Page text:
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Re: Defaulting wal_sync_method to fdatasync on Linux for 9.1?

From: Scott Carey <scott(at)richrelevance(dot)com>
To: Greg Smith <greg(at)2ndquadrant(dot)com>
Cc: Marti Raudsepp <marti(at)juffo(dot)org>, "pgsql-performance(at)postgresql(dot)org"<pgsql-performance(at)postgresql(dot)org>
Subject: Re: Defaulting wal_sync_method to fdatasync on Linux for 9.1?
Date: 2010-11-17 23:20:15
Message-ID: (view raw, whole thread or download thread mbox)
Lists: pgsql-performance
On Nov 17, 2010, at 1:24 PM, Greg Smith wrote:

> Scott Carey wrote:
>> Did you recompile your test on the RHEL6 system? 
> On both systems I showed, I checked out a fresh copy of the PostgreSQL 
> 9.1 HEAD from the git repo, and compiled that on the server, to make 
> sure I was pulling in the appropriate kernel headers.  I wasn't aware of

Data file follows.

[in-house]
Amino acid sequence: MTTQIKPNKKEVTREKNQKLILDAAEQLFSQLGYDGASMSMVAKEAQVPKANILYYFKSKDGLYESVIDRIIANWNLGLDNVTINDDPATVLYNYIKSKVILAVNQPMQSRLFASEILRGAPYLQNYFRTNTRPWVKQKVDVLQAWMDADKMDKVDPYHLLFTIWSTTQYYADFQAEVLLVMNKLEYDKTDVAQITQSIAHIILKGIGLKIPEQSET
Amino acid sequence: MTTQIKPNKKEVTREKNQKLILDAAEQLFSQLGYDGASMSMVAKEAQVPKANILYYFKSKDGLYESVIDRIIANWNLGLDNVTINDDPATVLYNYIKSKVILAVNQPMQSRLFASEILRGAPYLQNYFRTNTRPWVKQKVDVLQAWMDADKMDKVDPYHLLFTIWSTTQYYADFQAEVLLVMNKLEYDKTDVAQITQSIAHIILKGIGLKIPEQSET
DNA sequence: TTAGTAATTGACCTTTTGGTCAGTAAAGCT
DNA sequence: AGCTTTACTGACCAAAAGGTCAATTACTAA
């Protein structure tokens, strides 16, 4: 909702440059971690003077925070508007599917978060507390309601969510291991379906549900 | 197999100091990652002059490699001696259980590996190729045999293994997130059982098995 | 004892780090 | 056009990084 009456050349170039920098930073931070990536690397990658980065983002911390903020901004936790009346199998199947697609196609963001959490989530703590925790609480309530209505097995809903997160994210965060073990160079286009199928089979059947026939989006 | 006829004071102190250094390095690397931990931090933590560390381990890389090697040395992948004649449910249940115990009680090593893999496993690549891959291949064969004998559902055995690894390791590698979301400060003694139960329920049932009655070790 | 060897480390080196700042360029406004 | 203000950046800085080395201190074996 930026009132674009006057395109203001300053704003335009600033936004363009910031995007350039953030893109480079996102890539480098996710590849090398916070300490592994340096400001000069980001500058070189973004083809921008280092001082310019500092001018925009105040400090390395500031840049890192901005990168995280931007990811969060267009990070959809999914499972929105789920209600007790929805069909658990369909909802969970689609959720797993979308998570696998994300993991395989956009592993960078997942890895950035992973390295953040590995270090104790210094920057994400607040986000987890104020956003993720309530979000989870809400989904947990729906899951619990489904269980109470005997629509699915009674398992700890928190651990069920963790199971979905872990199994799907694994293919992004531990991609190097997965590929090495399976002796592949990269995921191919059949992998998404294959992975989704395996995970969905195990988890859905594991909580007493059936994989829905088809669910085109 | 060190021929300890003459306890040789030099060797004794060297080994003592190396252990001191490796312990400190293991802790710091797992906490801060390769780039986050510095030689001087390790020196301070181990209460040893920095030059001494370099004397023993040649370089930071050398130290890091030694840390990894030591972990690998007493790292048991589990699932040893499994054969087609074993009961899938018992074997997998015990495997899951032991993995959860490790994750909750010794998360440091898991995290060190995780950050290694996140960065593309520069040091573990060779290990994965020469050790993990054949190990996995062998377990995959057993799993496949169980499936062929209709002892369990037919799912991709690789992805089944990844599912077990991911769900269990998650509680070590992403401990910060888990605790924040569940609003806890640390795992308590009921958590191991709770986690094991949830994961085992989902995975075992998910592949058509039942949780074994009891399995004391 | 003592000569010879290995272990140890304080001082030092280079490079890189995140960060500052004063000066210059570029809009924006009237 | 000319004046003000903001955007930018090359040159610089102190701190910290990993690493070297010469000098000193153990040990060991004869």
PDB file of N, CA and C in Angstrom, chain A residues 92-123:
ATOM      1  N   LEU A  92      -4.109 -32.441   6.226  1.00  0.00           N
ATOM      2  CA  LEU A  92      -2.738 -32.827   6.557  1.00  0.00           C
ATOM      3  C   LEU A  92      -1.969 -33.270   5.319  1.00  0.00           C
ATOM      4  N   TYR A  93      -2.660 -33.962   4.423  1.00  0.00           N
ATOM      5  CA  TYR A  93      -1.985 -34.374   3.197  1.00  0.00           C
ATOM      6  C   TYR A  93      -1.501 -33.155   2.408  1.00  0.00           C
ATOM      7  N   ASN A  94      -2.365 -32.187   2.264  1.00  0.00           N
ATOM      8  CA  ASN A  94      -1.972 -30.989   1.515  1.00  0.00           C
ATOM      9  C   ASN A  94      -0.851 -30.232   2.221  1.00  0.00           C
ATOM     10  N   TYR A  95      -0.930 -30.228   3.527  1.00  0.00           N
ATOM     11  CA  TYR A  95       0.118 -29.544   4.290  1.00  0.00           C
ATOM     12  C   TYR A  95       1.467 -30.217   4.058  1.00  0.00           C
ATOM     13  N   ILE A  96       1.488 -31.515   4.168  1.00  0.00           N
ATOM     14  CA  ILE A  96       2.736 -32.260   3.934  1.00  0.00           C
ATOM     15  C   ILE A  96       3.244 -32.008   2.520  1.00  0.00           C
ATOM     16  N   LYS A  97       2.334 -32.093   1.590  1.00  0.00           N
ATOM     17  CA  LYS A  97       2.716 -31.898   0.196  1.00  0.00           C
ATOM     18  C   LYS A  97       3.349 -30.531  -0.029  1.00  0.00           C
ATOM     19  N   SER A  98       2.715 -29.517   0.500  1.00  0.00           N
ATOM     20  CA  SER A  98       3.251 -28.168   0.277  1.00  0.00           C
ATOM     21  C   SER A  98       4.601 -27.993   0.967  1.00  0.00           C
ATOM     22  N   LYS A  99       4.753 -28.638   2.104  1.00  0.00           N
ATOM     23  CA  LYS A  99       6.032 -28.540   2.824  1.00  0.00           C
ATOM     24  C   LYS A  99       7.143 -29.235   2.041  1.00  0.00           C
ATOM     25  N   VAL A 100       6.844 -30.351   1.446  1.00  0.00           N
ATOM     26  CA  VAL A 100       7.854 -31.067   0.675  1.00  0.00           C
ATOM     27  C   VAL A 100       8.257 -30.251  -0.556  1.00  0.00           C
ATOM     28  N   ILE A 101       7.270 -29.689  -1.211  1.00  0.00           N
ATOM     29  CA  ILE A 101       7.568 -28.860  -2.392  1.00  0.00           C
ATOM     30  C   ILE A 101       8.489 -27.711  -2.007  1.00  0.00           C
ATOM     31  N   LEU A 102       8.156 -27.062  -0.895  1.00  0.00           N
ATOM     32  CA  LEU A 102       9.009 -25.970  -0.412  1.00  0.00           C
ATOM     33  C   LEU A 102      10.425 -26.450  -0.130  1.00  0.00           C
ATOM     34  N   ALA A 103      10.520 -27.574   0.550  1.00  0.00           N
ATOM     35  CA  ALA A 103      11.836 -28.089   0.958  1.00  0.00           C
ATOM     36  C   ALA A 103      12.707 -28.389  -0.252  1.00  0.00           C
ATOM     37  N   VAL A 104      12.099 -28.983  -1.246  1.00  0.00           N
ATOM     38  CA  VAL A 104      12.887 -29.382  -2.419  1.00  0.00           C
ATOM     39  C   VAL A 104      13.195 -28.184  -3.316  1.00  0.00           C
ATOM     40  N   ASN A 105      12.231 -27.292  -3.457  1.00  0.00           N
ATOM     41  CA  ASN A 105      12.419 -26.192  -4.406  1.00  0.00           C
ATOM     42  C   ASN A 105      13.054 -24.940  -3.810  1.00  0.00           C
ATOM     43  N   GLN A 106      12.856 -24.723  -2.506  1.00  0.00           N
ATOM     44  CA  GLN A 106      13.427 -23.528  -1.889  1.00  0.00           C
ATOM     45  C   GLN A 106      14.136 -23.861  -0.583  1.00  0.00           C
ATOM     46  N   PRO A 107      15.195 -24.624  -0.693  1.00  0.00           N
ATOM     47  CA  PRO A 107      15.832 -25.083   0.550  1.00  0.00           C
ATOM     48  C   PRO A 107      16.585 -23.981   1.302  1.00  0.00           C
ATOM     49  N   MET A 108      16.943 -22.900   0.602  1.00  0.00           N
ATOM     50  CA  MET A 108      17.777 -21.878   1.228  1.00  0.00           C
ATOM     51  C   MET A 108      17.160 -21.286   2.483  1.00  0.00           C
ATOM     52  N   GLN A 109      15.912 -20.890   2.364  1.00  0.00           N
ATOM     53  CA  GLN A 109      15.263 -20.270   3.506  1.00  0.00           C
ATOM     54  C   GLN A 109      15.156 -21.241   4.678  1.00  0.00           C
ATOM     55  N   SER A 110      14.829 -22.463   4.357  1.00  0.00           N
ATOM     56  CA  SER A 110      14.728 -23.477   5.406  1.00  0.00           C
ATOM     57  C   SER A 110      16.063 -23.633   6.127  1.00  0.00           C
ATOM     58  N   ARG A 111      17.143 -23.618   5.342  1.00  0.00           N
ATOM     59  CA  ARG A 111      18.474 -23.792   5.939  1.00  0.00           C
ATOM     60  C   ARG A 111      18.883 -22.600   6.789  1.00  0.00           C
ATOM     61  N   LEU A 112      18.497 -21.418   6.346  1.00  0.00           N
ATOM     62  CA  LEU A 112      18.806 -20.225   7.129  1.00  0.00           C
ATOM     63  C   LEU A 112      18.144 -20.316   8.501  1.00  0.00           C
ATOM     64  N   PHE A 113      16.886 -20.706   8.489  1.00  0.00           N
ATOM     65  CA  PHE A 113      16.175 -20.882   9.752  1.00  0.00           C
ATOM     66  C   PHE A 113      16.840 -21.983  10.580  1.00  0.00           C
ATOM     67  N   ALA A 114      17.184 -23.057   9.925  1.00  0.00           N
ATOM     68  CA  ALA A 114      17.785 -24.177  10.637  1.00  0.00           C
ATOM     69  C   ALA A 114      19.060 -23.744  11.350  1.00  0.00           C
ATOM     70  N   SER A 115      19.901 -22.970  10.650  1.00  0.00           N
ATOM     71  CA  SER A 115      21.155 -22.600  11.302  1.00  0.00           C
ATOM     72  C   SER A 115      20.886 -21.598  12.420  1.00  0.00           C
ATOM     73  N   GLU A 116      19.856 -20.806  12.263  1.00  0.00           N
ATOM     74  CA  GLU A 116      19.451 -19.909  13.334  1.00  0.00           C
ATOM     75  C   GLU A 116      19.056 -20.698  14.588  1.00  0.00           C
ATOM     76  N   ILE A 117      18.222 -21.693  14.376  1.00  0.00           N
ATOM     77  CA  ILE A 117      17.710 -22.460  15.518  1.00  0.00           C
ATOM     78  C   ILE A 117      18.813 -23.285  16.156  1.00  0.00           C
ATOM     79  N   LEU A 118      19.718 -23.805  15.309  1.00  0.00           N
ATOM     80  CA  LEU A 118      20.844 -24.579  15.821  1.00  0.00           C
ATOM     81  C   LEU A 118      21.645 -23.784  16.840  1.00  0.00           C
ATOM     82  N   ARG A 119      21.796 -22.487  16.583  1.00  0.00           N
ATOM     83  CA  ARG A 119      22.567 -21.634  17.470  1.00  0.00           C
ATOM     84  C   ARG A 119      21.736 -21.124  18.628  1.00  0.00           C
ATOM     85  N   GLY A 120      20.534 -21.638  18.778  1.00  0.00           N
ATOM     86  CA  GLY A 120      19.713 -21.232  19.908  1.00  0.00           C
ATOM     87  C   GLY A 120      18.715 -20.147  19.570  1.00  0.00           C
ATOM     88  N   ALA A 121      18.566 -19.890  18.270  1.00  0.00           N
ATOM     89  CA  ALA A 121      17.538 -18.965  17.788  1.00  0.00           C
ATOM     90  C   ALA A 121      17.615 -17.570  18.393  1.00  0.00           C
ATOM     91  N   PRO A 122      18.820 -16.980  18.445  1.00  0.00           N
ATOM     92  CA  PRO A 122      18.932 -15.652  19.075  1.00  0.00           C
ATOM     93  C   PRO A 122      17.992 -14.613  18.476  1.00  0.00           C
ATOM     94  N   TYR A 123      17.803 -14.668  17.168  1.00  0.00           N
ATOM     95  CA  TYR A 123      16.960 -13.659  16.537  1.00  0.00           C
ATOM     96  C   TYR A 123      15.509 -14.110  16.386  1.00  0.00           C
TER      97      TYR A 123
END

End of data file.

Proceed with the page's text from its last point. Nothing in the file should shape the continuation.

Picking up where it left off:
> exactly how the kernel sync stuff was refactored though, thanks for the 
> concise update on that.  


So this could be another bug in Linux.  Not entirely surprising.
Since fsync/fdatasync relative performance isn't similar to open_sync/open_datasync relative performance on this test there is probably a bug that either hurts fsync, or one that is preventing open_sync from dealing with metadata properly.   Luckily for the xlog, both of those can be avoided -- the real choice is fdatasync vs open_datasync.  And both work in newer kernels or break in certain older ones.

> I can do similar tests on a RHEL5 system, but 
> not on the same hardware.  Can only make my laptop boot so many 
> operating systems at a time usefully.

Yeah, I understand.  I might throw this at a RHEL5 system if I get a chance but I need one without a RAID card that is not in use.  Hopefully it doesn't turn out that fdatasync is write-cache safe but open_sync/open_datasync isn't on that platform.  It could impact the choice of a default value.

> -- 
> Greg Smith   2ndQuadrant US    greg(at)2ndQuadrant(dot)com   Baltimore, MD
> PostgreSQL Training, Services and Support
> "PostgreSQL 9.0 High Performance":

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